The average basal temperature of the human body has decreased since the 1860s for unknown reasons, but a new study points to the gut microbiome as a potential regulator of body temperature, both in health and during life-threatening infections.
The study, led by Robert Dickson, M.D., and his colleagues at U-M Medical School, used health record data from patients hospitalized with sepsis and mouse experiments to examine the interplay between the mix of bacteria residing in the gut, temperature fluctuation, and health outcomes.
Sepsis, the body’s response to a life-threatening infection, can cause drastic changes in body temperature, the trajectory of which is linked to mortality. Previous work has demonstrated that hospitalized patients with sepsis vary widely in their temperature responses, and this variation predicts their survival.
“There’s a reason that temperature is a vital sign,” said Kale Bongers M.D. Ph.D., a clinical instructor in the Department of Internal Medicine and lead author of the study, which appears in the American Journal of Respiratory and Critical Care Medicine. “It’s both easily measured and tells us important information about the body’s inflammatory and metabolic state.”
Yet the causes of this temperature variation, both in sepsis and in health, have remained unknown.
“We know that temperature response is important in sepsis, because it strongly predicts who lives and who dies,” said Dickson. “But we don’t know what drives this variation and whether it can modified to help patients.”
To try to understand the cause of this variation, the team analyzed rectal swabs from 116 patients admitted to the hospital. The patients’ gut microbiota varied widely, confirming that it is a potential source of variation.
“Arguably, our patients have more variation in their microbiota than they do in their own genetics,” said Bongers. “Any two patients are more than 99% identical in their own genomes, while they may have literally 0% overlap in their gut bacteria.”
The authors found that this variation in gut bacteria was correlated with patient’s temperature trajectories while in the hospital. In particular, common bacteria from the Firmicutes phylum were most strongly associated with increased fever response. These bacteria are common, variable across patients, and are known to produce important metabolites that enter the bloodstream and influence the body’s immune response and metabolism.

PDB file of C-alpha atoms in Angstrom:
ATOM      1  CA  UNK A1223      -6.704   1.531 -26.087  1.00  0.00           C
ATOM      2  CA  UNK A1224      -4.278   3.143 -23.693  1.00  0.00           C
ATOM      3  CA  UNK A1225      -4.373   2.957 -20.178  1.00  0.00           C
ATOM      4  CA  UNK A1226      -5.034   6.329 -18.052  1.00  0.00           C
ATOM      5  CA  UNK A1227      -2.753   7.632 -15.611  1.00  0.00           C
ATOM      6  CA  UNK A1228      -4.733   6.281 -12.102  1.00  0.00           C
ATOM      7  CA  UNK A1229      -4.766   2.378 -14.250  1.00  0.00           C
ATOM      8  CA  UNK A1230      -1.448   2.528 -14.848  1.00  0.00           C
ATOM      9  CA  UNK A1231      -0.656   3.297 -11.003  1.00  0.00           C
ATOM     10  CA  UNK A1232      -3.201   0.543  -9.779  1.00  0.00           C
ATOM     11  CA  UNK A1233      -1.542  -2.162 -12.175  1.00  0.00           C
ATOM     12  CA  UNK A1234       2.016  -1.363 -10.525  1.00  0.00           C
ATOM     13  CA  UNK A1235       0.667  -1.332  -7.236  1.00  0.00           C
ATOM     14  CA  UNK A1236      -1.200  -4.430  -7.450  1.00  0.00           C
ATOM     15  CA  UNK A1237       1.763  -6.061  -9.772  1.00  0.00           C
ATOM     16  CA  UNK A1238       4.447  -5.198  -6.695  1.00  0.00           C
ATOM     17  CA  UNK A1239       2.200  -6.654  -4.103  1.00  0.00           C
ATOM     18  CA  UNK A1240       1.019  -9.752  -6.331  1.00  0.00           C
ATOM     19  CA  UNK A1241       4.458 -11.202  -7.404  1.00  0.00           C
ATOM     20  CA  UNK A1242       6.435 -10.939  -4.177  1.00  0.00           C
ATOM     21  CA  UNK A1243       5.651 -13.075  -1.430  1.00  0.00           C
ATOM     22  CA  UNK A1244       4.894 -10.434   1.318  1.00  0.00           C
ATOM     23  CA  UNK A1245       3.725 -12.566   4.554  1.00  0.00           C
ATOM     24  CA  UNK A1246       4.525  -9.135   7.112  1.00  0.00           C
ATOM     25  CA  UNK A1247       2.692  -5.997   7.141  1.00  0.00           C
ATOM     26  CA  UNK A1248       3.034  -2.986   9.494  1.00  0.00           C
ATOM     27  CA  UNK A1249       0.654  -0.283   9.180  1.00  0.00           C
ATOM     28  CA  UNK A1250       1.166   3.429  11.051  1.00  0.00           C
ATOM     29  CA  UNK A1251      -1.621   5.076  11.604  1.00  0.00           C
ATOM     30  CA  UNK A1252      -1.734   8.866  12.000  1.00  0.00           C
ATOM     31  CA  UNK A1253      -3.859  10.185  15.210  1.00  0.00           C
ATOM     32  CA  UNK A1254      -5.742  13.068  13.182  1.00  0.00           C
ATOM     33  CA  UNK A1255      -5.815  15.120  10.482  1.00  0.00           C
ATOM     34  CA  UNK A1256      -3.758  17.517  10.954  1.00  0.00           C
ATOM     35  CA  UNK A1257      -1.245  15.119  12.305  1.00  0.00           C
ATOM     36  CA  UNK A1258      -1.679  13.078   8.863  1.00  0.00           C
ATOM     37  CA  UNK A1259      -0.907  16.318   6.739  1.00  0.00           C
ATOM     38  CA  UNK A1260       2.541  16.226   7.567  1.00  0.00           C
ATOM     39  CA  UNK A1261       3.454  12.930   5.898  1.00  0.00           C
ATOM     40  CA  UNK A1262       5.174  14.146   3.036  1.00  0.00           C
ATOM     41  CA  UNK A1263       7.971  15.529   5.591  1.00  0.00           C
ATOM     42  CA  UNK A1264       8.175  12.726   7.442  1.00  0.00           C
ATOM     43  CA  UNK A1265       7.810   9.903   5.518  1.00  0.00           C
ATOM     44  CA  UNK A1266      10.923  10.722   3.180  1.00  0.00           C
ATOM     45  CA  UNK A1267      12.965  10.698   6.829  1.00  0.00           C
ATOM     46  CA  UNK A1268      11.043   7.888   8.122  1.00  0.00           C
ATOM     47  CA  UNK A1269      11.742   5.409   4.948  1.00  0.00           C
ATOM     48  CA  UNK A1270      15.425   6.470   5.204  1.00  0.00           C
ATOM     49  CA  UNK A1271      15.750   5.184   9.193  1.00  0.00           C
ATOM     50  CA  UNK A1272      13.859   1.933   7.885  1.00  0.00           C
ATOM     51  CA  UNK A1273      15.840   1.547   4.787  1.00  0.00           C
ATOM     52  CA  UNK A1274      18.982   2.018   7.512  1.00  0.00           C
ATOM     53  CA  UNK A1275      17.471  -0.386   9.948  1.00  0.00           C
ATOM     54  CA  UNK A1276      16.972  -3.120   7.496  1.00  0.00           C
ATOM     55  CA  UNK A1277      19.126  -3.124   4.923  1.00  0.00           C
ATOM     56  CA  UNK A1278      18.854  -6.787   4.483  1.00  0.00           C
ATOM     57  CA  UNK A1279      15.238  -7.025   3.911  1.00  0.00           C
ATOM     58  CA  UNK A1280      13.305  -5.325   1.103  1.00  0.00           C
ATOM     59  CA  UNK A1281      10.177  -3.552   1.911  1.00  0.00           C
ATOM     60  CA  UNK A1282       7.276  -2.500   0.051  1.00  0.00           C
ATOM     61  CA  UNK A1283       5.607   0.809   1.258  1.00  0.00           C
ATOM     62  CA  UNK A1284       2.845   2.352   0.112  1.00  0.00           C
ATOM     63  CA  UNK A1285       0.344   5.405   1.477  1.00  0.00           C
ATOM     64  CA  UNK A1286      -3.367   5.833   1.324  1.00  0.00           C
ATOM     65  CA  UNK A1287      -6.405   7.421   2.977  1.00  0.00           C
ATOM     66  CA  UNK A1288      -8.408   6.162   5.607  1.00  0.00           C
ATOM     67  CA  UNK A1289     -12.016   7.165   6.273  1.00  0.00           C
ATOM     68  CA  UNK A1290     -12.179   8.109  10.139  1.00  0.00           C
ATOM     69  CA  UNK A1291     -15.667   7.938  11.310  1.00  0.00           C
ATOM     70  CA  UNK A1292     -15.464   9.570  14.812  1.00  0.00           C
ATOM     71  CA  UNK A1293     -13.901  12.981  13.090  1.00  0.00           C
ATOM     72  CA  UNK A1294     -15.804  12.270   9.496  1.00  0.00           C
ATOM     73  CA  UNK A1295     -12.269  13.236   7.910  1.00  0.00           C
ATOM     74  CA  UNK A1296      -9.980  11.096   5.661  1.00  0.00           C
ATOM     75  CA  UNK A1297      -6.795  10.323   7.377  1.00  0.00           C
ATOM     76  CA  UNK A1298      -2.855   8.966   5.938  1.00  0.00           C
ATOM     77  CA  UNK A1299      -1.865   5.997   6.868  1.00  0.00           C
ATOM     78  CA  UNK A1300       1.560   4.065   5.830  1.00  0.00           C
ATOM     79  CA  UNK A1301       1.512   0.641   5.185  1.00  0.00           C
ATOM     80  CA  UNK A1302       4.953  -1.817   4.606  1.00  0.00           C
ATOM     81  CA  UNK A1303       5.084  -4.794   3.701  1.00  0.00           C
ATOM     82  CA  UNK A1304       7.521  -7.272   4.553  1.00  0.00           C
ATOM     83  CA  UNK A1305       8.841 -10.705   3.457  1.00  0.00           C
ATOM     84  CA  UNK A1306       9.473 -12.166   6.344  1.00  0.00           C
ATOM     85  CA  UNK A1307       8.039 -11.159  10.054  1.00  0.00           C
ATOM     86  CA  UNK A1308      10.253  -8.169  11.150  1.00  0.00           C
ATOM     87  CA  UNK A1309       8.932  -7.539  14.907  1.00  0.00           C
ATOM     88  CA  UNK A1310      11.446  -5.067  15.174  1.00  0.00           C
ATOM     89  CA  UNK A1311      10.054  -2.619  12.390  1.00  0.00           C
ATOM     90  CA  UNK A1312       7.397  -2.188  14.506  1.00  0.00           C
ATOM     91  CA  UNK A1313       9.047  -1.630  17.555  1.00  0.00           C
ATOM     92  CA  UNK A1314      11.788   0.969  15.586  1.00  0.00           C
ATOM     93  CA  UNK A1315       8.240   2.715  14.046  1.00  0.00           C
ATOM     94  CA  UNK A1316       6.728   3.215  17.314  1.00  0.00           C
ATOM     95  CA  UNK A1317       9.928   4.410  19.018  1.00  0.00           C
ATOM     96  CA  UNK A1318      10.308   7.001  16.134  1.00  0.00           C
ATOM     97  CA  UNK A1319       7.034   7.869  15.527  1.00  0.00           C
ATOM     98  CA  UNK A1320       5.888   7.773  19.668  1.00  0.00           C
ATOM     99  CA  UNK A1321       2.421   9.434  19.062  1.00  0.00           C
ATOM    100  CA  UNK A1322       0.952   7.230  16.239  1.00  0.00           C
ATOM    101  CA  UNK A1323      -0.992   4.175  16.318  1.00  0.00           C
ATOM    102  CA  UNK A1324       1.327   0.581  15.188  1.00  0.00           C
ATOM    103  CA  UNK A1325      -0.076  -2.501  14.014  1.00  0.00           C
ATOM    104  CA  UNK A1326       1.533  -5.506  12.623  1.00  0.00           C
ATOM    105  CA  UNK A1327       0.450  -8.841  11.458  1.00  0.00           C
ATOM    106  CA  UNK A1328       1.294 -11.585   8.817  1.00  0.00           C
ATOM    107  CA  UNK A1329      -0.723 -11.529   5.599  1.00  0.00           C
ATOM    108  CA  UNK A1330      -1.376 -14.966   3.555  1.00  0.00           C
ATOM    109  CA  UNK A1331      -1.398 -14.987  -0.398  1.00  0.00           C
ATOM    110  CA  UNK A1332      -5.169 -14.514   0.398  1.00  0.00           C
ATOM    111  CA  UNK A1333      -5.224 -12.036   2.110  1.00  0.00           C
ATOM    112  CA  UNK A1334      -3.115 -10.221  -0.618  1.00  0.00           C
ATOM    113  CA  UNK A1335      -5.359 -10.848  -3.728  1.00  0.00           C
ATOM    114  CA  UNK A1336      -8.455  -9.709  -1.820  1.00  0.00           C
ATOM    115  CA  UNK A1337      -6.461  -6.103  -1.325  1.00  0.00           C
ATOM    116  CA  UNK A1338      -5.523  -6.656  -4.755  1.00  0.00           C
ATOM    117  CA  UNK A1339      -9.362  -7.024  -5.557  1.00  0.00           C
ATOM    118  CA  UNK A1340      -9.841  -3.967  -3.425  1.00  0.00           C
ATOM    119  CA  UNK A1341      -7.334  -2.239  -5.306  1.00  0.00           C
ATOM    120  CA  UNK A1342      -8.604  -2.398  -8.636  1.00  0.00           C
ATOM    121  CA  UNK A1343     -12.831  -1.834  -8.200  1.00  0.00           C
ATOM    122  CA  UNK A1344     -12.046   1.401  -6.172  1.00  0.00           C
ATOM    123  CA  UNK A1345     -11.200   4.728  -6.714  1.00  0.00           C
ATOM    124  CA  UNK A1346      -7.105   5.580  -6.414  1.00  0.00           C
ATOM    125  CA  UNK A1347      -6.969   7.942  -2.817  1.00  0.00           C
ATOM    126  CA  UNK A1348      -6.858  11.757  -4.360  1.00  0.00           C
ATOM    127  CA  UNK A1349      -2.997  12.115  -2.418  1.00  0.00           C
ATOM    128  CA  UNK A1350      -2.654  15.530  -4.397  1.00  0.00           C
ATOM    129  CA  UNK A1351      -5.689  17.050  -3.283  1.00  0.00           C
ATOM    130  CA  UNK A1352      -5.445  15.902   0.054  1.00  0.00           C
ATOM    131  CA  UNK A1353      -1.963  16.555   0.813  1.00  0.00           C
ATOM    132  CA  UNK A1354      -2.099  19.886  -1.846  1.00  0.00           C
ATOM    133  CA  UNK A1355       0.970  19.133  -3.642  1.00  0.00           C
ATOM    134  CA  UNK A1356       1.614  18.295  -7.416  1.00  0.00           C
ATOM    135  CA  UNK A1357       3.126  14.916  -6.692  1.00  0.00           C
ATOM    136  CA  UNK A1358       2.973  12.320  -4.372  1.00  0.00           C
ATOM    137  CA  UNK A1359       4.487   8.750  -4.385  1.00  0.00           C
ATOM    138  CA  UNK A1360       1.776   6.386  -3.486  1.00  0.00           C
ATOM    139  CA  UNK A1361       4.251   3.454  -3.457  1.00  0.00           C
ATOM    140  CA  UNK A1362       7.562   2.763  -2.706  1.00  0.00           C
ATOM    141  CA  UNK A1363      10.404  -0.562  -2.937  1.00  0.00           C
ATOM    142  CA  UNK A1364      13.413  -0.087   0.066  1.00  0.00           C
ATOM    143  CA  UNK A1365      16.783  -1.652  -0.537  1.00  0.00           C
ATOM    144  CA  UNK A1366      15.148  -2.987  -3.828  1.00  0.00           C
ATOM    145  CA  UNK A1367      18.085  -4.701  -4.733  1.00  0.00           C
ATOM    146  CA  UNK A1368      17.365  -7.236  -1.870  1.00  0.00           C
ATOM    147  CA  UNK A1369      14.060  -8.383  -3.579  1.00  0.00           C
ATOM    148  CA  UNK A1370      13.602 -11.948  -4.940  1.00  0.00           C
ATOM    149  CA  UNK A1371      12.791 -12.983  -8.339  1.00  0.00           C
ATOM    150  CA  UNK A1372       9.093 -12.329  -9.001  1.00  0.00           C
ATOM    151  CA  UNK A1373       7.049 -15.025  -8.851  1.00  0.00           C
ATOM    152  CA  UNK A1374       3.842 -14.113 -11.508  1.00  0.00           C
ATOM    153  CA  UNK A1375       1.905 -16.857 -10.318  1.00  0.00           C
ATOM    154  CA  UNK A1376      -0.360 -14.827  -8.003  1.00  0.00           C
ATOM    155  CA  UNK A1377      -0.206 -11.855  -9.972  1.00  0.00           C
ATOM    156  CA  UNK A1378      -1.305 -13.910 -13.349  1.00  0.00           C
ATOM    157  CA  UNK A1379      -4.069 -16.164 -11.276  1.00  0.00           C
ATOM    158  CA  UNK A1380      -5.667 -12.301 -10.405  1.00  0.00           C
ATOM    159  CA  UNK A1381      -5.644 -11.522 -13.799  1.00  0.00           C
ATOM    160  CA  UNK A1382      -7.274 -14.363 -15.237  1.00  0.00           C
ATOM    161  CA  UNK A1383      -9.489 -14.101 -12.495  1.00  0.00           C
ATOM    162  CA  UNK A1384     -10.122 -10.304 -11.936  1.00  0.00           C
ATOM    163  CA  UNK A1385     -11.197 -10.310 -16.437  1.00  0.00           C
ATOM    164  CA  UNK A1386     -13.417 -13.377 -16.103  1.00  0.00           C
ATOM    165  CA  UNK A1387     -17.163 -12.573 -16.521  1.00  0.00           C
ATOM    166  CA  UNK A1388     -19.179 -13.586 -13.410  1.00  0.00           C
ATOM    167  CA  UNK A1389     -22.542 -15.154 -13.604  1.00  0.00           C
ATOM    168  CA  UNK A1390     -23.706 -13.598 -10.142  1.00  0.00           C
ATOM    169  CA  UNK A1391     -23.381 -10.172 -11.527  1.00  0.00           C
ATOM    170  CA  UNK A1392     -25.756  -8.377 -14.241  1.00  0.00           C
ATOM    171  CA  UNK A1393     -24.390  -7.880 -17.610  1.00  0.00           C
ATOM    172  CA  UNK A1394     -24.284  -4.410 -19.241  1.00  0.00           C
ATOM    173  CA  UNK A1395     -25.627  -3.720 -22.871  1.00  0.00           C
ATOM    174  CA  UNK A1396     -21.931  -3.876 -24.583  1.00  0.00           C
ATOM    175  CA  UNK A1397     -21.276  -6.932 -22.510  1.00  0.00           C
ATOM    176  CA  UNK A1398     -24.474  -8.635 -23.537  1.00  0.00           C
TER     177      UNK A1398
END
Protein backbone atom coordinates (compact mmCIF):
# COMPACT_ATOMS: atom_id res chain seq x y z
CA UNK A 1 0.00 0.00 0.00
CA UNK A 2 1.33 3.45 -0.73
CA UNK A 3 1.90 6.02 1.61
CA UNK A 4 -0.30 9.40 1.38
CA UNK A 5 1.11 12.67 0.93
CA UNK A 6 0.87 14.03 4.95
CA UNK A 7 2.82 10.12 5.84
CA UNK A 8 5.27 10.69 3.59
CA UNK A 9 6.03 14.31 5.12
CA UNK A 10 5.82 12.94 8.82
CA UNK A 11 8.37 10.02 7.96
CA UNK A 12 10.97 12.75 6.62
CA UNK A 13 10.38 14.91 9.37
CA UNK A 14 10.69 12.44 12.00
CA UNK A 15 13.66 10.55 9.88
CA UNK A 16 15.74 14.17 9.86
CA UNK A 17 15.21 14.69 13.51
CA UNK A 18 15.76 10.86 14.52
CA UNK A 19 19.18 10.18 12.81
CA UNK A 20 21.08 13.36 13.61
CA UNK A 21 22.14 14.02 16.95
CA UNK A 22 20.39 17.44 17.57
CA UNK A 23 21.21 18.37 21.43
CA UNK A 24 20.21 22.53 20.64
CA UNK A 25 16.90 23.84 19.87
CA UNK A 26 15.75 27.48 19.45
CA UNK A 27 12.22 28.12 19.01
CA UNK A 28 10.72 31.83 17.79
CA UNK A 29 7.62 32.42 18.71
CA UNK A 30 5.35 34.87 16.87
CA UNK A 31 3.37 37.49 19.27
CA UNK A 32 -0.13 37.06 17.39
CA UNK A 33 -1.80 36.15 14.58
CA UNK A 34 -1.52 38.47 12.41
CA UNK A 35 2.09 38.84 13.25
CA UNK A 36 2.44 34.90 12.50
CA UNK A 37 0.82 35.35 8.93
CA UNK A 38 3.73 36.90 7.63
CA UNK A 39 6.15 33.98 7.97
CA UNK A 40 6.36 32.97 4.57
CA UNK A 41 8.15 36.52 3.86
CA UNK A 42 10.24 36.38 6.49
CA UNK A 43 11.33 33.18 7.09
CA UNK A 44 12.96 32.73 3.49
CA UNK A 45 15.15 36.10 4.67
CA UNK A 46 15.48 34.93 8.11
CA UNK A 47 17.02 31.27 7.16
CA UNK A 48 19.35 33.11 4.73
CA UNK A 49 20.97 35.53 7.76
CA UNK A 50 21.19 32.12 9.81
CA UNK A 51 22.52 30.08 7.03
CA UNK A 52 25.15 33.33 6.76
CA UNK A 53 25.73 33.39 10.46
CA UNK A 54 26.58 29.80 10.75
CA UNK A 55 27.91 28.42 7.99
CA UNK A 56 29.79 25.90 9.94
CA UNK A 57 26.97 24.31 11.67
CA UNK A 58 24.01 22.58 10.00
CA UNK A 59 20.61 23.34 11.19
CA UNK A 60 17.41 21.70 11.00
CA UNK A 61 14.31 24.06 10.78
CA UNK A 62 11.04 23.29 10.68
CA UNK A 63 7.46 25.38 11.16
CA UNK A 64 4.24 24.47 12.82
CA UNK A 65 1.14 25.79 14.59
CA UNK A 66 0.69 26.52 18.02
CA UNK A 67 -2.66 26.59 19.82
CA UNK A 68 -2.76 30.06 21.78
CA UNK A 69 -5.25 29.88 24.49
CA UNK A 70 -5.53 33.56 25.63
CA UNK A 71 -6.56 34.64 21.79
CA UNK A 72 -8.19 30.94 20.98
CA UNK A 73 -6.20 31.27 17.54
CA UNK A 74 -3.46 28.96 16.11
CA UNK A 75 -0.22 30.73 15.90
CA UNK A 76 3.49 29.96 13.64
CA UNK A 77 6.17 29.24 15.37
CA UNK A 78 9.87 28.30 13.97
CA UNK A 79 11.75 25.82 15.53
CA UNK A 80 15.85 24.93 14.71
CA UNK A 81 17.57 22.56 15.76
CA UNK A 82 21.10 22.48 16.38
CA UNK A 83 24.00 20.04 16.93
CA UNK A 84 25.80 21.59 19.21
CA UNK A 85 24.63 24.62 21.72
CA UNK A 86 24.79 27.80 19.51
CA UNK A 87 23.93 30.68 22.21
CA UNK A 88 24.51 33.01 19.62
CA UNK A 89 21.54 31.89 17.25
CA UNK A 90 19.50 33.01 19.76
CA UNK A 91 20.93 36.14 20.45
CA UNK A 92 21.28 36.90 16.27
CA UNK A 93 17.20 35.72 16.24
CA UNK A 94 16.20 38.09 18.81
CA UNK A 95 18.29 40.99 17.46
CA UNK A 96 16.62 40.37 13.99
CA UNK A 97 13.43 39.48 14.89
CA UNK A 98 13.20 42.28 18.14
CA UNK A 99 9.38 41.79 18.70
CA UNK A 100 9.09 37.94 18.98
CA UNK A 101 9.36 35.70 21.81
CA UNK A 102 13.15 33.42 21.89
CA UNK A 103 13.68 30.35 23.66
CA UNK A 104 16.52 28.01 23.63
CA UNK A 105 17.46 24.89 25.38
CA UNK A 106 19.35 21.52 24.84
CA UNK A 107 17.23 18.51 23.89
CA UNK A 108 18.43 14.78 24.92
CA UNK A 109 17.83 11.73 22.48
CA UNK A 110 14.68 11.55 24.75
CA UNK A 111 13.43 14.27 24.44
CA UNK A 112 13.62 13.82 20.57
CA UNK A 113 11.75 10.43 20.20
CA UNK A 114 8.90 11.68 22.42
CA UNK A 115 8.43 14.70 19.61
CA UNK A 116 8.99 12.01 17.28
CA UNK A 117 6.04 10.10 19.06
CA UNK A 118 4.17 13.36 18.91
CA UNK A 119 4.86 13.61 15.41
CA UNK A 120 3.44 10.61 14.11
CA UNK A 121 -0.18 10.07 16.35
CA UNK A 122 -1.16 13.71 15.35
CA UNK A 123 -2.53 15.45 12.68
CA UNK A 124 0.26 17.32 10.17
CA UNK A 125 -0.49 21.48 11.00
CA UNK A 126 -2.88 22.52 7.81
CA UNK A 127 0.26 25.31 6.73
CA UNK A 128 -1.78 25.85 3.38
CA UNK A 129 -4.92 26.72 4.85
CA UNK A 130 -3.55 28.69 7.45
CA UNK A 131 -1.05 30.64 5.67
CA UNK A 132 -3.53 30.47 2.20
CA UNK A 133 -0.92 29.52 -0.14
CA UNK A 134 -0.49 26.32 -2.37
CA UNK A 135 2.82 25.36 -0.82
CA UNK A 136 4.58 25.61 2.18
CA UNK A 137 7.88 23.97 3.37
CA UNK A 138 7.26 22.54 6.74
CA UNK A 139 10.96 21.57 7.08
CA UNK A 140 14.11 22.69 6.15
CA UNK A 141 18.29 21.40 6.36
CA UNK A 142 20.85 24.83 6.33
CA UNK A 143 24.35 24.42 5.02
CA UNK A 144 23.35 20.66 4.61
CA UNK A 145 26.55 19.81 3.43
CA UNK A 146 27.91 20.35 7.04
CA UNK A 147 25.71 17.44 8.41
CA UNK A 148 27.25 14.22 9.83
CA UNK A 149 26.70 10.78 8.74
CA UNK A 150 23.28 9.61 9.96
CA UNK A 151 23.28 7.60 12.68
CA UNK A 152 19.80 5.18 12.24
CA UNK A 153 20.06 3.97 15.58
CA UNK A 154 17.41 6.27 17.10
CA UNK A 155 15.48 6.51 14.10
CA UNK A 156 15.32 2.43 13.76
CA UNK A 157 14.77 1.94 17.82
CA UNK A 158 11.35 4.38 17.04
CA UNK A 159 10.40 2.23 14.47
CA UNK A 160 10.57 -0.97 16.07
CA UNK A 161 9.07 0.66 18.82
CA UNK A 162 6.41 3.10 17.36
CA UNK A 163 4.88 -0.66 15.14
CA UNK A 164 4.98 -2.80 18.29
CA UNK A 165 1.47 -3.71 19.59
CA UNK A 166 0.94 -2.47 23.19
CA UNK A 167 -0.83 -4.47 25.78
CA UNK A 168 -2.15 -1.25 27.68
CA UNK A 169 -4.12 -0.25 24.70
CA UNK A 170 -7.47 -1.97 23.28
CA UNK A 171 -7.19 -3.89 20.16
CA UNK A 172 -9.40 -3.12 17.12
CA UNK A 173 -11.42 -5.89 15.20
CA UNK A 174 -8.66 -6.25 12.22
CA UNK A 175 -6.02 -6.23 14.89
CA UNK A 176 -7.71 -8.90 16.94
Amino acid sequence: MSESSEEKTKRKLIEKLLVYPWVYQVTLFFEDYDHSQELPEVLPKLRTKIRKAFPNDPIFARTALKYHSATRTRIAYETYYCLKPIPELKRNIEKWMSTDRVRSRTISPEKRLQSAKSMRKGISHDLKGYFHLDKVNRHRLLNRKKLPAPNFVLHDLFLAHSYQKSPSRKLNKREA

To confirm these findings under controlled conditions, the team used mouse models, comparing normal mice with genetically identical mice that lack a microbiome. Experimental sepsis caused dramatic changes in the temperature of conventional mice but had a blunted effect on the temperature response of germ-free mice.
Among mice with a microbiome, variation in temperature response was strongly correlated with the same bacterial family (Lachnospiraceae) that was found in humans.
“We found that the same kind of gut bacteria explained temperature variation both in our human subjects and in our laboratory mice,” said Dickson. “This gave us confidence in the validity of our findings and gives us a target for understanding the biology behind this finding.”
Even in health, mice without a microbiome had lower basal body temperatures than conventional mice. Treating normal mice with antibiotics also reduced their body temperature.
The study highlights an underappreciated role of the gut microbiome in body temperature and could explain the reduction in basal body temperature over the past 150 years.
“While we certainly haven’t proven that changes in the microbiome explain the drop in human body temperature, we think it is a reasonable hypothesis,” said Bongers. “Human genetics haven’t meaningfully changed in the last 150 years, but changes in diet, hygiene, and antibiotics have had profound effects on our gut bacteria.”
Further research is needed to understand whether targeting the microbiome to modulate body temperature could help alter the outcome for patients with sepsis.